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Singapore

More than 90% of doctors under MOHH are local, says holding company of public healthcare clusters

The holding company of Singapore’s public healthcare clusters posted a tender last month, indicating its intention to recruit doctors from India, a move that sparked online debate.

More than 90% of doctors under MOHH are local, says holding company of public healthcare clusters

File photo of a doctor talking to a patient. (Photo: iStock/wutwhanfoto)

SINGAPORE: More than 90 per cent of doctors employed by MOH Holdings (MOHH), the holding company of Singapore’s public healthcare clusters, are local.

These comprise graduates from three local medical schools and returning Singaporeans who pursued overseas medical studies at recognised universities.

MOHH’s statement comes after a tender issued by the company on Sep 6 found its way to social media platforms, sparking online debate.

The ongoing tender, which will close on Oct 10, is for a recruitment agency to provide services to recruit doctors from India to work as medical officers in Singapore. This includes looking for viable candidates as well as participating and assisting with MOHH’s recruitment trips to India.

According to tender documents posted on the company’s website, MOHH intends to recruit 60 medical officers from India per year from now till 2024, with the option of a one-year extension. 

Alternative news site The Online Citizen had also published an article about it, which raised concerns about alleged incidents of fraud and scandals in India’s medical education system.

Responding to media queries from CNA, a company spokesperson said MOHH has been recruiting qualified doctors from other countries such as the UK and Australia to supplement its overall capacity needs and to help reduce the heavy workload of existing doctors.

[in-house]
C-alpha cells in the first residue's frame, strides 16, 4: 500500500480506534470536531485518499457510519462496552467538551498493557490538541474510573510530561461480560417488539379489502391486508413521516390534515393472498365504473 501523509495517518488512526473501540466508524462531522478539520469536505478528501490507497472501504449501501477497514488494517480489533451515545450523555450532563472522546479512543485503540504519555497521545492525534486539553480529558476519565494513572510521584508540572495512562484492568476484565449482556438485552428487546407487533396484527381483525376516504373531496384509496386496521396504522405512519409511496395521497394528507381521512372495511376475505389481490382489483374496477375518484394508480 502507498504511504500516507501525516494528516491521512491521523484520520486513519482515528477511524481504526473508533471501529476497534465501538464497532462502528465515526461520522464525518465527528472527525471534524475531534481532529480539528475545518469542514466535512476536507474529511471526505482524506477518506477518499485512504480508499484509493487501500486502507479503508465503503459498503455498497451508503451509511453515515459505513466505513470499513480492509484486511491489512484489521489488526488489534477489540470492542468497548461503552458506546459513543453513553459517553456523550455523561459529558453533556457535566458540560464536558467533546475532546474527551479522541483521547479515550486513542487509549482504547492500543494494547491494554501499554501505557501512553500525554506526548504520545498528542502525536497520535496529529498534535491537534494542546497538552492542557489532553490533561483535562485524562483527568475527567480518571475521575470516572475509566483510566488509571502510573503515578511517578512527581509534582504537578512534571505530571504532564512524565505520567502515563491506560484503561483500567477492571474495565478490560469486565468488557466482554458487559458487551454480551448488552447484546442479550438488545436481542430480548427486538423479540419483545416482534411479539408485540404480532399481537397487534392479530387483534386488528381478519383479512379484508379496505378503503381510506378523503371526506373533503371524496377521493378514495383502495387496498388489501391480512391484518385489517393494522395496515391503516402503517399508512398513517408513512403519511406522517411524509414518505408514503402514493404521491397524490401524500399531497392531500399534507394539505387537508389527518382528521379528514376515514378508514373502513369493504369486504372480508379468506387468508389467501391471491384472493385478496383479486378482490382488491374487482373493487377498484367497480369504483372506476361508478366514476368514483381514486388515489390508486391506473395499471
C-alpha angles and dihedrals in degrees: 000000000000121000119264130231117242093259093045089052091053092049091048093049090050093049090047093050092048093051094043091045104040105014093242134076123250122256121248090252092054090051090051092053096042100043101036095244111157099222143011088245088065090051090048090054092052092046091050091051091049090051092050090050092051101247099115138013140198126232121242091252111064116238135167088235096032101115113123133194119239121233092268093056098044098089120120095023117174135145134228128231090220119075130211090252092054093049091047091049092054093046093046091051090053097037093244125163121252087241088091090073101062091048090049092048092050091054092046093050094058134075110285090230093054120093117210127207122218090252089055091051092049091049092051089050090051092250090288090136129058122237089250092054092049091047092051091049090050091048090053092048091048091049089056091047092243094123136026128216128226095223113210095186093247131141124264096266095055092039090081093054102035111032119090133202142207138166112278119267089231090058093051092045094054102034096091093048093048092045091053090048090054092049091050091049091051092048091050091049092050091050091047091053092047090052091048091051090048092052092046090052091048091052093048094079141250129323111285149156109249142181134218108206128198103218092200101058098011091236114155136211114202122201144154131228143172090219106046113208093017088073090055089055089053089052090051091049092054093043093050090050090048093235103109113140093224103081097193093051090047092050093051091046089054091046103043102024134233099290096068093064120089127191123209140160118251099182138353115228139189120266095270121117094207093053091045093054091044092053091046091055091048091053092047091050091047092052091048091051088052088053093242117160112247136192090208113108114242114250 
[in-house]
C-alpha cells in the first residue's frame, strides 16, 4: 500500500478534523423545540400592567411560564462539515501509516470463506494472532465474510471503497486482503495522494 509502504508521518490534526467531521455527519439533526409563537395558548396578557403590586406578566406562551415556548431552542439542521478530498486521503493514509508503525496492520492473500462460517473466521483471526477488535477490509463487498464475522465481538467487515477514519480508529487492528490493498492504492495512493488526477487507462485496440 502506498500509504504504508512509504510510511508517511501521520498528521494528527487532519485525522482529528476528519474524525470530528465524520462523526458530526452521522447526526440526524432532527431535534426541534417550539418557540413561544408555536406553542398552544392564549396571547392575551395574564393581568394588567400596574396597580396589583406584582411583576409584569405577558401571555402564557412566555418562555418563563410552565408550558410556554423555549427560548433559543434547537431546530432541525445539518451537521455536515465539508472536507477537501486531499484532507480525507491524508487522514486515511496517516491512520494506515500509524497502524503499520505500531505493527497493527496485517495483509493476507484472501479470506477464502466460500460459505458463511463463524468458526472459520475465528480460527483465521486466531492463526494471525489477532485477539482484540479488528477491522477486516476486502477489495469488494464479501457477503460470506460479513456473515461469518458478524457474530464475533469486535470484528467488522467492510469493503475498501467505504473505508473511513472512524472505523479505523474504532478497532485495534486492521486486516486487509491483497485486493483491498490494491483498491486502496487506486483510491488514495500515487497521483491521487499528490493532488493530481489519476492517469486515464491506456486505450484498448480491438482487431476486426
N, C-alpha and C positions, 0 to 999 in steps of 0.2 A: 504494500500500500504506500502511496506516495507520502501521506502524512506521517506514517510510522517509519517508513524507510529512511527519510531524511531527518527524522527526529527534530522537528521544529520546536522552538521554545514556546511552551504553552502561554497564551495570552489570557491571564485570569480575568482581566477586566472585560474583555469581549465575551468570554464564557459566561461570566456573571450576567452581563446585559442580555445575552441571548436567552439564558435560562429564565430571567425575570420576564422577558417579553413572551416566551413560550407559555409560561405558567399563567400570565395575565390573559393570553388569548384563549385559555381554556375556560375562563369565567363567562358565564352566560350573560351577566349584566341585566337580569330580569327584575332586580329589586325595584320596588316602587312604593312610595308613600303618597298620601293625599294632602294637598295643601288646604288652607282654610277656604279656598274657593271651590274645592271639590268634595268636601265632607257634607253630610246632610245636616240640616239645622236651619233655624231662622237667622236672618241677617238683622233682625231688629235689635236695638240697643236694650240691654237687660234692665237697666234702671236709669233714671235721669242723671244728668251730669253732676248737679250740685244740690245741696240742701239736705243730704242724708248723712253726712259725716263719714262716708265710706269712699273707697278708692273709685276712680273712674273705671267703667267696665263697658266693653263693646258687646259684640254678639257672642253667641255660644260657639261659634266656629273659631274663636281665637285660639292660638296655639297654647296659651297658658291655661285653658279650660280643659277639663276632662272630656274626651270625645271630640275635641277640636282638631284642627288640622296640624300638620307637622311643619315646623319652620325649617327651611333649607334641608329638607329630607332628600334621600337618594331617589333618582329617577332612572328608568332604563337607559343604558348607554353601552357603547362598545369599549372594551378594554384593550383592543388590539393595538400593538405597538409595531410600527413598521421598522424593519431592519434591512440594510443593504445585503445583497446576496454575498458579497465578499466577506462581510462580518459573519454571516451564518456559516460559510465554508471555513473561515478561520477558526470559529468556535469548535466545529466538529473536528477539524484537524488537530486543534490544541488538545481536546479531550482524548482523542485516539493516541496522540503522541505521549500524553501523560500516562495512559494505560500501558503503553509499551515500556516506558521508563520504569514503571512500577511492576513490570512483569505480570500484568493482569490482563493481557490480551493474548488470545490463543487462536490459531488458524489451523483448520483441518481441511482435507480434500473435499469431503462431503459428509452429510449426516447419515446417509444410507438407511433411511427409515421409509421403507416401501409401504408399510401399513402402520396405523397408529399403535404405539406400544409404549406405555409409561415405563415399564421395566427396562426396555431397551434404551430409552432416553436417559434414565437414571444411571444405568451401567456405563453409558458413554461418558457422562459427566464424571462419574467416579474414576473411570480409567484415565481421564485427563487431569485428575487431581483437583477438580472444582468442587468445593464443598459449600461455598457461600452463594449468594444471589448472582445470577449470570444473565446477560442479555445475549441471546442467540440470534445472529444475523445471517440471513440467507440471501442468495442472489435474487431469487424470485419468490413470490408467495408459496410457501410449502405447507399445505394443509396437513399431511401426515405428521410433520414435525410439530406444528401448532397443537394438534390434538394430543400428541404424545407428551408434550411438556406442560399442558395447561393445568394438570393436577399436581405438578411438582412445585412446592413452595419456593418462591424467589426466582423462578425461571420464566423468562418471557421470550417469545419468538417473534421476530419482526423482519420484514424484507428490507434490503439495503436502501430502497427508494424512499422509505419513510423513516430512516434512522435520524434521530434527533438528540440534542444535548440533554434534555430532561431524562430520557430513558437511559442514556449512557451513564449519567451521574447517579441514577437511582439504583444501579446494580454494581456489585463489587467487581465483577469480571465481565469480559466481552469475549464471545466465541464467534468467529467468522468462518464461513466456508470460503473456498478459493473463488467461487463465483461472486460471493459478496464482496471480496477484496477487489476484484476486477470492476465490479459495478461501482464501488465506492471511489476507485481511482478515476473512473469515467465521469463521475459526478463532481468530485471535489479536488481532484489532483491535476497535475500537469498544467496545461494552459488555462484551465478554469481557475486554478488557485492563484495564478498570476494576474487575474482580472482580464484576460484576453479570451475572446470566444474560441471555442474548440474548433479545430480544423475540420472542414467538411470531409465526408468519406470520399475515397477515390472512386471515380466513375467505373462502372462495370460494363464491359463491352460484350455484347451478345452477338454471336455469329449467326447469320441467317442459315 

It added that its priority is to recruit locals from the medical schools recognised by the Singapore Medical Council.

MOHH said it recruits about 700 junior doctors each year, adding that it has increased its "local pipeline" over the years.

Between 2012 and 2019, Singapore’s medical schools increased their combined intakes by 45 per cent from 350 in 2012 to about 510 in 2019, said the company’s spokesperson.

The schools admitted another 40 medical students each year in 2020 and 2021 to cater to students whose overseas medical studies were disrupted by the COVID-19 pandemic.

“We size the intake of our local universities, based on the need of the healthcare sector, and also the admission standards of the Universities,” said MOHH.

“Naturally, this means that places in medical schools are highly sought after, admission is very competitive, but on the other hand, graduates from our medical school are very highly regarded.”

The company spokesperson added that doctors who are recruited from overseas must have graduated from medical schools which are on the Second Schedule of the Medical Registration Act.

“These doctors will only be granted conditional registration for clinical practice and under strict supervision,” the company’s spokesperson said.

“They may eventually convert to full registration if they remain in good standing and have favourable supervisory reports attesting to their professionalism and competency.”

“Regardless of nationality, we value the contributions of each and every single doctor to Singapore and our healthcare system,” the spokesperson added.

Source: CNA/vl(ac)
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